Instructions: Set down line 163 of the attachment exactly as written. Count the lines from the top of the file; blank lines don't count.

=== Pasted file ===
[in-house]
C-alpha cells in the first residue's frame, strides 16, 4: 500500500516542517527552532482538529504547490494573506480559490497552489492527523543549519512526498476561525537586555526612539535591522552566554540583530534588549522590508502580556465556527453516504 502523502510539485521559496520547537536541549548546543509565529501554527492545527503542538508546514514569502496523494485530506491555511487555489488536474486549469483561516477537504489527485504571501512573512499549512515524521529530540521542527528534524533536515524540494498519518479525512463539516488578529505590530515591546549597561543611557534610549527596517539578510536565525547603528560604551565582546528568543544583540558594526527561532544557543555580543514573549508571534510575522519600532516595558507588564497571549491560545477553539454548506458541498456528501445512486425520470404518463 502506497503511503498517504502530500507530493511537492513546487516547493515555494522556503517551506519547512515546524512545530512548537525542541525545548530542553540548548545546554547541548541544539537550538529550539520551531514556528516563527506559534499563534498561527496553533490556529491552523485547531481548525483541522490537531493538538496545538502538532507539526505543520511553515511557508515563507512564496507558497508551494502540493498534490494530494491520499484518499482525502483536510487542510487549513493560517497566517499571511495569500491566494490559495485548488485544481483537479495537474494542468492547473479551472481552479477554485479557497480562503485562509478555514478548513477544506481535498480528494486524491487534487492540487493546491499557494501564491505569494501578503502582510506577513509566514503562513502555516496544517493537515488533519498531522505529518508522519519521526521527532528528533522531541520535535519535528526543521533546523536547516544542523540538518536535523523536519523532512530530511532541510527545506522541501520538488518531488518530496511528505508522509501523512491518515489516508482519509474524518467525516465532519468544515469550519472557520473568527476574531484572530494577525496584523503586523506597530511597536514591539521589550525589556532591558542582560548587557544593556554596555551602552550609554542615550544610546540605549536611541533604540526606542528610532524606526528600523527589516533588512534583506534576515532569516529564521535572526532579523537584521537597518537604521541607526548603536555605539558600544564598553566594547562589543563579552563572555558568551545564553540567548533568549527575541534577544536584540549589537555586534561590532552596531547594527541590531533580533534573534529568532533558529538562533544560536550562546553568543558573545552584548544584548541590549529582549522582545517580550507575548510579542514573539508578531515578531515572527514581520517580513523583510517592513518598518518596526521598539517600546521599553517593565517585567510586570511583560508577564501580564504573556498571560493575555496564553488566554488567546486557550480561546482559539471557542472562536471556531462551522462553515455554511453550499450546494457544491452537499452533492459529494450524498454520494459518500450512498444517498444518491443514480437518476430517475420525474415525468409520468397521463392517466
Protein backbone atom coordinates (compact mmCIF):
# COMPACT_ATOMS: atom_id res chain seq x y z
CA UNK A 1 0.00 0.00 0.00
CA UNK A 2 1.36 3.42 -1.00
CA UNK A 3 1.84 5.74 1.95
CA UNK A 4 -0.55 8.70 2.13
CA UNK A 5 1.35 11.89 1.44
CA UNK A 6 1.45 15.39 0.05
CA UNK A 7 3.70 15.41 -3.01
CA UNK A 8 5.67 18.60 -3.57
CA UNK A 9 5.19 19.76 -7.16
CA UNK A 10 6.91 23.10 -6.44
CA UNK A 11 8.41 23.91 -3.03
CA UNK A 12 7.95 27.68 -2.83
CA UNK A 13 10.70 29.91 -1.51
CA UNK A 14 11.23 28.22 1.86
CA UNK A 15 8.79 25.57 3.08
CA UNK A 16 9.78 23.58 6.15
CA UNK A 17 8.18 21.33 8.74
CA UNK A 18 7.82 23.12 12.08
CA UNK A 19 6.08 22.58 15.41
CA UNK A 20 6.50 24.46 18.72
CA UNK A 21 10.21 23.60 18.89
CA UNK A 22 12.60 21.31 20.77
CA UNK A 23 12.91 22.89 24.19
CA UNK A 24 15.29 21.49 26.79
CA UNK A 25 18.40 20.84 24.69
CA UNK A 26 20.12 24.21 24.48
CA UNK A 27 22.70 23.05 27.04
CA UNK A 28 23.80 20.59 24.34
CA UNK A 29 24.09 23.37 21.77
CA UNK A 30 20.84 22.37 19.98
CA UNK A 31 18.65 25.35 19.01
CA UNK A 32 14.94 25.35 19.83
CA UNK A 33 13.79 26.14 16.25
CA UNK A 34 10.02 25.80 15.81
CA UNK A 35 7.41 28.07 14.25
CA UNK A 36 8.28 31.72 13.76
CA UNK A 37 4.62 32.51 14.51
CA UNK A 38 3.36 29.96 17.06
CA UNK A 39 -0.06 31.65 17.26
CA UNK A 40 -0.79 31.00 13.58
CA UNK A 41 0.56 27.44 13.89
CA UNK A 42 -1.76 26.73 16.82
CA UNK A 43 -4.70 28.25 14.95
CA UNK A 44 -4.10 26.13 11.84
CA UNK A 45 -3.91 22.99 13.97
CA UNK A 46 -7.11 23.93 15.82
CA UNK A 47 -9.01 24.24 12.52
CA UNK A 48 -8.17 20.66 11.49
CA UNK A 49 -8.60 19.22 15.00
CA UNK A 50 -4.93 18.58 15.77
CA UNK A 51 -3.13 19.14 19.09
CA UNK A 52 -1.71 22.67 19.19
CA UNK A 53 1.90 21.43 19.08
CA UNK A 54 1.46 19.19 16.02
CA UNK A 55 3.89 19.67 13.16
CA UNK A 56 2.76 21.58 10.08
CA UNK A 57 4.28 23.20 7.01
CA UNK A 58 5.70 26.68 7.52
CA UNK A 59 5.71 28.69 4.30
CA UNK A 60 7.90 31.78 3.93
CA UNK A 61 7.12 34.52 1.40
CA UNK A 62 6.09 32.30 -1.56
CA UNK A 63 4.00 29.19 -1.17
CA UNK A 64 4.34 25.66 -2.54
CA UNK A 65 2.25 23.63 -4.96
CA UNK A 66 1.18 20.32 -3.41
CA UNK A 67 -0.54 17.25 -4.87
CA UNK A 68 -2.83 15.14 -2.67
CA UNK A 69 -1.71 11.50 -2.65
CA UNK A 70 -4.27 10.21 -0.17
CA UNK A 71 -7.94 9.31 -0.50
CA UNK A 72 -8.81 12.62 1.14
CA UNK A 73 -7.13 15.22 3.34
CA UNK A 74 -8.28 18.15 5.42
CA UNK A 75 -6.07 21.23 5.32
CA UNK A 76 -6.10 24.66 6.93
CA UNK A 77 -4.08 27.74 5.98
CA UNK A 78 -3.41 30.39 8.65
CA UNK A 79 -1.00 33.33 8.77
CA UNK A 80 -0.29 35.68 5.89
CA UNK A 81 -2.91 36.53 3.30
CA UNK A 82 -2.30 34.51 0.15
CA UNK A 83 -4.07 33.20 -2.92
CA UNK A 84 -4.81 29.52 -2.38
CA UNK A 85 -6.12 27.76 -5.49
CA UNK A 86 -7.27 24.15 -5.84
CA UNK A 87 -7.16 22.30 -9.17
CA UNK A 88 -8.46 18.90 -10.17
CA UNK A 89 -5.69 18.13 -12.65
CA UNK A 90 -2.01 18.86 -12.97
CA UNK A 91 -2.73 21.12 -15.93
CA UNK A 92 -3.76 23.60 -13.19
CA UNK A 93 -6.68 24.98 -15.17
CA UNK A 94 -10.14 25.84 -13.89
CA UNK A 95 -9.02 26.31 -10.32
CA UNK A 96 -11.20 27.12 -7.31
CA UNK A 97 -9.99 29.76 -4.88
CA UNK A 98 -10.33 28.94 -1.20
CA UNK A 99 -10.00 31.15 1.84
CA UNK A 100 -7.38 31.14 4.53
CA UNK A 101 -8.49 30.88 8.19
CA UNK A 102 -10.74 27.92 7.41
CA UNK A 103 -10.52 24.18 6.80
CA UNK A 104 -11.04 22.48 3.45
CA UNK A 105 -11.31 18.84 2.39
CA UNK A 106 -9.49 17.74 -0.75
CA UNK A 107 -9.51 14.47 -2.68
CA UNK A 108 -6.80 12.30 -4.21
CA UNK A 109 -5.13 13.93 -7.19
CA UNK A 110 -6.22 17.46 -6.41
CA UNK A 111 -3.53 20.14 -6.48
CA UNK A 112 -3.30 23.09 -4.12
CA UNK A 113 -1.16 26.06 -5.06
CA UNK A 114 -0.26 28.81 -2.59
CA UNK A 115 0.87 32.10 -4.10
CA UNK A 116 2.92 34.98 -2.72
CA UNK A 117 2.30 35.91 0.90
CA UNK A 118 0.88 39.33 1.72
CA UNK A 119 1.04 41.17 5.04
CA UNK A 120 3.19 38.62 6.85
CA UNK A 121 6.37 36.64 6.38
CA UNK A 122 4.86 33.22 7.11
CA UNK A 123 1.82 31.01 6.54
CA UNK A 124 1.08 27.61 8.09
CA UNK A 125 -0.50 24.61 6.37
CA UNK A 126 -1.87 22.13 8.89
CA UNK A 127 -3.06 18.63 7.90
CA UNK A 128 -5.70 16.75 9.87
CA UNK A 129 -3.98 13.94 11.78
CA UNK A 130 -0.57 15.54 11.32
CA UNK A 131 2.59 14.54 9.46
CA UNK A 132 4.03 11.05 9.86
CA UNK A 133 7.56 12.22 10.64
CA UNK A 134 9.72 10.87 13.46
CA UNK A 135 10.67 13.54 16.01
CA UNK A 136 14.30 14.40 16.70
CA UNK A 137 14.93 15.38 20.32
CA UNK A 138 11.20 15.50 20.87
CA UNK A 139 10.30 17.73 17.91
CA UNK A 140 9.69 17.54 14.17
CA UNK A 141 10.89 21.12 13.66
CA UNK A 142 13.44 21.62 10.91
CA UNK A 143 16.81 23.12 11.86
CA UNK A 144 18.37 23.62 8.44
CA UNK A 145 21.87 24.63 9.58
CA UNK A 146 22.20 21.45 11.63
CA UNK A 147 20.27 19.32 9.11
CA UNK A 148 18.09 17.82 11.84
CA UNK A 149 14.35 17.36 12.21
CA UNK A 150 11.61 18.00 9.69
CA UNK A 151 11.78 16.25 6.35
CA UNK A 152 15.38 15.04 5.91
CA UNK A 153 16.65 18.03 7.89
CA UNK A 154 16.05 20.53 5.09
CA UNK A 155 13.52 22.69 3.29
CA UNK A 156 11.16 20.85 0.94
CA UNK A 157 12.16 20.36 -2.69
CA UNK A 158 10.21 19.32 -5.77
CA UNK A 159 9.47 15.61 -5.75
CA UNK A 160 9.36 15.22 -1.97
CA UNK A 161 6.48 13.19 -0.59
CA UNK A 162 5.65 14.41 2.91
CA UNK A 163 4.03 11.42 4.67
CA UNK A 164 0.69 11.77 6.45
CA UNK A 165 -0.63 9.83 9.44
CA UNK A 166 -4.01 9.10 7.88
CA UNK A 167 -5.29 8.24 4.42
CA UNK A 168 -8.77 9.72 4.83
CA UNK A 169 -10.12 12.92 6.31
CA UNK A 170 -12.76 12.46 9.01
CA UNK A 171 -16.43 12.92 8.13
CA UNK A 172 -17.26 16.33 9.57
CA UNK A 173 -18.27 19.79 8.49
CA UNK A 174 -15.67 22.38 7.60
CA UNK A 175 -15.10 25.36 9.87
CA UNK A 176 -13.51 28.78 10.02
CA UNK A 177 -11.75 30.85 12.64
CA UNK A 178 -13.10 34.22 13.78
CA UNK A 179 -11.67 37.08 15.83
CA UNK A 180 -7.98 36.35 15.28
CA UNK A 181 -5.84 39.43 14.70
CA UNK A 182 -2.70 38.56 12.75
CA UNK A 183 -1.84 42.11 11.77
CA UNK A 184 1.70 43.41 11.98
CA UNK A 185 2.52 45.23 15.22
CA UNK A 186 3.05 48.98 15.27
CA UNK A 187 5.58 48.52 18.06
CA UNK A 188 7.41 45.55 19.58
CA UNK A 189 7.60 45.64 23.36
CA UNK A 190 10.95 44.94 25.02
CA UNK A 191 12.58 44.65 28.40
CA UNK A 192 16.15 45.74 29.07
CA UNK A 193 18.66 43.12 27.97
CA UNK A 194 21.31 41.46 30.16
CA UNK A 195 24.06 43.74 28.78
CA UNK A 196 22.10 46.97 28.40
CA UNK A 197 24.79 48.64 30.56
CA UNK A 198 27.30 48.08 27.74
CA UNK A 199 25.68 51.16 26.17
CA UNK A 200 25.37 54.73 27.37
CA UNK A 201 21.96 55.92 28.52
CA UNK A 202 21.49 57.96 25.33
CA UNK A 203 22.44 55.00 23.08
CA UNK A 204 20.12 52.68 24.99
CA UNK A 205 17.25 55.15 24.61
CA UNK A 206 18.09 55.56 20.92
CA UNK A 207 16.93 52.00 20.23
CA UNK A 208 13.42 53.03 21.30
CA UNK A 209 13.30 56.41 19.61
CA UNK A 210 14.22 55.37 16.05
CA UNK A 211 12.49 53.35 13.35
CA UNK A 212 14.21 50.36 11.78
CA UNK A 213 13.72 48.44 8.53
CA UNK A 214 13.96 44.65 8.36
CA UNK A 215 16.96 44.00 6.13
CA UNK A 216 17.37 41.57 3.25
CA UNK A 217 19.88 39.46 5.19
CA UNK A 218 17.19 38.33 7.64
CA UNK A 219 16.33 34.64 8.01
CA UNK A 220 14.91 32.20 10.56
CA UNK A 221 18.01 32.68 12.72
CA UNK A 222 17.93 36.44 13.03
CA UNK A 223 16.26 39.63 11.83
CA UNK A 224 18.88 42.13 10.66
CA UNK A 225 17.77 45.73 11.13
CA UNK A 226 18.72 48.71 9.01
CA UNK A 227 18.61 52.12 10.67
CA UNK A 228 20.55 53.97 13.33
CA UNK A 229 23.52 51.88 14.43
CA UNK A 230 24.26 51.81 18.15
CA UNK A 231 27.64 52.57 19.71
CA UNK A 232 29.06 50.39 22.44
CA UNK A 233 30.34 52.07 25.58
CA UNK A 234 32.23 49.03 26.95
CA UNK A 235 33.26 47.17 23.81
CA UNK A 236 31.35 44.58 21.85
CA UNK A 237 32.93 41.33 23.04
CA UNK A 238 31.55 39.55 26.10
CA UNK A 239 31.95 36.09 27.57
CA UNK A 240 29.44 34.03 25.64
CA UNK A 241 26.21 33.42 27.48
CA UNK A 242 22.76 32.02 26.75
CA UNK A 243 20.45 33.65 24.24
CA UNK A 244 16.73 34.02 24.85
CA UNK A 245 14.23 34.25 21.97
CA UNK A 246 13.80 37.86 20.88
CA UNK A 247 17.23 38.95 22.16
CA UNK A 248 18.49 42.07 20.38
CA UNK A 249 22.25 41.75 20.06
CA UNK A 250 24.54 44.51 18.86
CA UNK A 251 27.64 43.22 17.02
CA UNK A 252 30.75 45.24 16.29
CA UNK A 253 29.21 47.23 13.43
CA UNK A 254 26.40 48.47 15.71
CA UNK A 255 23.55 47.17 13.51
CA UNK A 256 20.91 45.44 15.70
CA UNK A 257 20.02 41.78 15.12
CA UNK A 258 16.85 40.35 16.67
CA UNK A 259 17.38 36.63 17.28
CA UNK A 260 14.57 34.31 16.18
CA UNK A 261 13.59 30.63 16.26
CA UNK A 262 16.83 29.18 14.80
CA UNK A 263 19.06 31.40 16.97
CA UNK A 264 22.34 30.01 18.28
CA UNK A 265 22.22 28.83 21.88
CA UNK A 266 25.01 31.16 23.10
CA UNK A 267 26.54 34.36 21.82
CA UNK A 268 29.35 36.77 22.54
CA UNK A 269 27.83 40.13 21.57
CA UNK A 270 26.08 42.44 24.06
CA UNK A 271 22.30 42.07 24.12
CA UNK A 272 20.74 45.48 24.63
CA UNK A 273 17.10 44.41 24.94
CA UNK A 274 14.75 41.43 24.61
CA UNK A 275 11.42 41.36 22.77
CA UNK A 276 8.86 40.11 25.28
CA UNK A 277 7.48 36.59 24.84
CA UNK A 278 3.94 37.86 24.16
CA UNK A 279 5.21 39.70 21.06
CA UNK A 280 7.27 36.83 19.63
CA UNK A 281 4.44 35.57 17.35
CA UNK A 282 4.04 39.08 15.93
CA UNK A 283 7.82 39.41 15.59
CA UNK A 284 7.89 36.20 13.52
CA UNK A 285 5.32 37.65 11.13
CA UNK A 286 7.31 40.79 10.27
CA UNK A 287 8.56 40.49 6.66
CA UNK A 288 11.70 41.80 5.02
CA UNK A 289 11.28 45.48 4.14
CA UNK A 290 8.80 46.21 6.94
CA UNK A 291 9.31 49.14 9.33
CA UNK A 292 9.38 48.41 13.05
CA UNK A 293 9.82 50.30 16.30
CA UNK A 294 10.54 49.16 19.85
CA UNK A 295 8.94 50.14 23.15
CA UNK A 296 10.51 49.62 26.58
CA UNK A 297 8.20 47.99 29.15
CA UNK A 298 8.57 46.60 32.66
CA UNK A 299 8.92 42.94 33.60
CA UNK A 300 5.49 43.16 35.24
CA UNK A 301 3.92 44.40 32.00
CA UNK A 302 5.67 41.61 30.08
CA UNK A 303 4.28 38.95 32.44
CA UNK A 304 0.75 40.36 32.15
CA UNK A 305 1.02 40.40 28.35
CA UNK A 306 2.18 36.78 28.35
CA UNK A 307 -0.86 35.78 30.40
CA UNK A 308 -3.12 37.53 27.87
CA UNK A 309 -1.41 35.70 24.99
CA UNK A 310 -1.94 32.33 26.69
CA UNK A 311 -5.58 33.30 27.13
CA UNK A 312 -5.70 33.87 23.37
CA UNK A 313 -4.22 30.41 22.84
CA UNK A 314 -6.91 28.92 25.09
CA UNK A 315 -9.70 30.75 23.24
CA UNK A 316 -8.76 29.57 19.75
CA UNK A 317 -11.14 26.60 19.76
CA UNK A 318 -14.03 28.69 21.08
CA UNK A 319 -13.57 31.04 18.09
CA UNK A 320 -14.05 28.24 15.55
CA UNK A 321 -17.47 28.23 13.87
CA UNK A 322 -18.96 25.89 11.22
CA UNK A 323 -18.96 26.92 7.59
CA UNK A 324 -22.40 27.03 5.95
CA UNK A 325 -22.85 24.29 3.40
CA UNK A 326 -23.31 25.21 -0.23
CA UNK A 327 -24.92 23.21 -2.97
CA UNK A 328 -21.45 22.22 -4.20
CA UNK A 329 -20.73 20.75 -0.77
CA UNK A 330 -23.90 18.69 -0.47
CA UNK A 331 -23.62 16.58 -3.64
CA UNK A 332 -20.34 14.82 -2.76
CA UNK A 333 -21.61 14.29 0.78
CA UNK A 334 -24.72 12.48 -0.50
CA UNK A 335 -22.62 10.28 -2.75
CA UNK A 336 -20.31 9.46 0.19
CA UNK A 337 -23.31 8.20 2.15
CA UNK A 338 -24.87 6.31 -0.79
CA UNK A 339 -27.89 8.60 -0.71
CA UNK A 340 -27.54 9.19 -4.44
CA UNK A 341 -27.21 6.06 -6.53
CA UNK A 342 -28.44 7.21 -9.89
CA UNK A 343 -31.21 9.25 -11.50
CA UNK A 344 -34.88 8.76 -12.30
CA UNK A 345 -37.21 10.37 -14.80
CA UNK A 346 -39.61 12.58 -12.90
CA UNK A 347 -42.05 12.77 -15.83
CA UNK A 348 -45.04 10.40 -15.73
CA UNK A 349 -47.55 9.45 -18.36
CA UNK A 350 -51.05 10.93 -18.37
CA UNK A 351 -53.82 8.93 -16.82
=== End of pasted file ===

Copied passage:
CA UNK A 159 9.47 15.61 -5.75